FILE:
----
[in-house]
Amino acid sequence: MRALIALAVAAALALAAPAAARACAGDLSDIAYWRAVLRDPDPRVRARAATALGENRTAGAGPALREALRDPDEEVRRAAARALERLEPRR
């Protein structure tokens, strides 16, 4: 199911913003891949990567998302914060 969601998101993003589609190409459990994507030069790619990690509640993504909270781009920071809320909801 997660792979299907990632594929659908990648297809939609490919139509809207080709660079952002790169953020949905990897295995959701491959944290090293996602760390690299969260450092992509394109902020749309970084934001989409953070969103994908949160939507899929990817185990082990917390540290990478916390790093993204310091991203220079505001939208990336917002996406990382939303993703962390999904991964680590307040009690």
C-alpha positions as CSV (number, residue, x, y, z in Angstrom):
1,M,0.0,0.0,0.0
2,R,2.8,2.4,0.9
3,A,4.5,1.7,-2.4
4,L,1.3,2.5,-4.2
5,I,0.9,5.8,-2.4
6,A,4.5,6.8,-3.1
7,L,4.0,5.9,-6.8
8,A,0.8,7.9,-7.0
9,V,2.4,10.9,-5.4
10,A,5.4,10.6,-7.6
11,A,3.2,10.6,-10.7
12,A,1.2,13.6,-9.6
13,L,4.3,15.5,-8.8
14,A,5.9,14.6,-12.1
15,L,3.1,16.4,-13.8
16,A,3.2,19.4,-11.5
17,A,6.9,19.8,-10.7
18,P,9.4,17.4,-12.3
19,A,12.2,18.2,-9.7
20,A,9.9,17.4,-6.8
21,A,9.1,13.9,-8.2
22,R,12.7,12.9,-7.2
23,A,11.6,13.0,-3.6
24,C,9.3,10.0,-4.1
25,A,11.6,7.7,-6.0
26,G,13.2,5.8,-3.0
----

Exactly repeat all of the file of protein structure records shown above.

[in-house]
Amino acid sequence: MRALIALAVAAALALAAPAAARACAGDLSDIAYWRAVLRDPDPRVRARAATALGENRTAGAGPALREALRDPDEEVRRAAARALERLEPRR
């Protein structure tokens, strides 16, 4: 199911913003891949990567998302914060 969601998101993003589609190409459990994507030069790619990690509640993504909270781009920071809320909801 997660792979299907990632594929659908990648297809939609490919139509809207080709660079952002790169953020949905990897295995959701491959944290090293996602760390690299969260450092992509394109902020749309970084934001989409953070969103994908949160939507899929990817185990082990917390540290990478916390790093993204310091991203220079505001939208990336917002996406990382939303993703962390999904991964680590307040009690």
C-alpha positions as CSV (number, residue, x, y, z in Angstrom):
1,M,0.0,0.0,0.0
2,R,2.8,2.4,0.9
3,A,4.5,1.7,-2.4
4,L,1.3,2.5,-4.2
5,I,0.9,5.8,-2.4
6,A,4.5,6.8,-3.1
7,L,4.0,5.9,-6.8
8,A,0.8,7.9,-7.0
9,V,2.4,10.9,-5.4
10,A,5.4,10.6,-7.6
11,A,3.2,10.6,-10.7
12,A,1.2,13.6,-9.6
13,L,4.3,15.5,-8.8
14,A,5.9,14.6,-12.1
15,L,3.1,16.4,-13.8
16,A,3.2,19.4,-11.5
17,A,6.9,19.8,-10.7
18,P,9.4,17.4,-12.3
19,A,12.2,18.2,-9.7
20,A,9.9,17.4,-6.8
21,A,9.1,13.9,-8.2
22,R,12.7,12.9,-7.2
23,A,11.6,13.0,-3.6
24,C,9.3,10.0,-4.1
25,A,11.6,7.7,-6.0
26,G,13.2,5.8,-3.0